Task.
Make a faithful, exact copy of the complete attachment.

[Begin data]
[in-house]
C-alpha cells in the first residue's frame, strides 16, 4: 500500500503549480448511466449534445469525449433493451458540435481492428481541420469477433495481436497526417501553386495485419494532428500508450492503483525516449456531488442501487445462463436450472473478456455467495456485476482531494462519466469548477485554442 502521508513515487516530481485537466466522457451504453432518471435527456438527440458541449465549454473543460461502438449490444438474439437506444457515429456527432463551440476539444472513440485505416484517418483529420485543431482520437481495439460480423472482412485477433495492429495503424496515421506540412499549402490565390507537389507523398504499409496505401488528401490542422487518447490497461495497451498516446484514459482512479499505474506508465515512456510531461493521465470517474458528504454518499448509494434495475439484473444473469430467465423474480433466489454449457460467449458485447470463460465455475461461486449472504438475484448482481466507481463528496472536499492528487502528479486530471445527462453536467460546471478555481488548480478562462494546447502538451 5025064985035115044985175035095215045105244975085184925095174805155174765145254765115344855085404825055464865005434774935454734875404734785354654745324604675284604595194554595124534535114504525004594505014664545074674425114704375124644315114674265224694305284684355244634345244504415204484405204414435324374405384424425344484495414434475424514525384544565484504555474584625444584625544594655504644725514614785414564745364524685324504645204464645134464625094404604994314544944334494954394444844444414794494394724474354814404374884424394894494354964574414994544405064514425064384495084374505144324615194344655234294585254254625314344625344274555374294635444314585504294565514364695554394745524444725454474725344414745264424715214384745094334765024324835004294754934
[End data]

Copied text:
[in-house]
C-alpha cells in the first residue's frame, strides 16, 4: 500500500503549480448511466449534445469525449433493451458540435481492428481541420469477433495481436497526417501553386495485419494532428500508450492503483525516449456531488442501487445462463436450472473478456455467495456485476482531494462519466469548477485554442 502521508513515487516530481485537466466522457451504453432518471435527456438527440458541449465549454473543460461502438449490444438474439437506444457515429456527432463551440476539444472513440485505416484517418483529420485543431482520437481495439460480423472482412485477433495492429495503424496515421506540412499549402490565390507537389507523398504499409496505401488528401490542422487518447490497461495497451498516446484514459482512479499505474506508465515512456510531461493521465470517474458528504454518499448509494434495475439484473444473469430467465423474480433466489454449457460467449458485447470463460465455475461461486449472504438475484448482481466507481463528496472536499492528487502528479486530471445527462453536467460546471478555481488548480478562462494546447502538451 5025064985035115044985175035095215045105244975085184925095174805155174765145254765115344855085404825055464865005434774935454734875404734785354654745324604675284604595194554595124534535114504525004594505014664545074674425114704375124644315114674265224694305284684355244634345244504415204484405204414435324374405384424425344484495414434475424514525384544565484504555474584625444584625544594655504644725514614785414564745364524685324504645204464645134464625094404604994314544944334494954394444844444414794494394724474354814404374884424394894494354964574414994544405064514425064384495084374505144324615194344655234294585254254625314344625344274555374294635444314585504294565514364695554394745524444725454474725344414745264424715214384745094334765024324835004294754934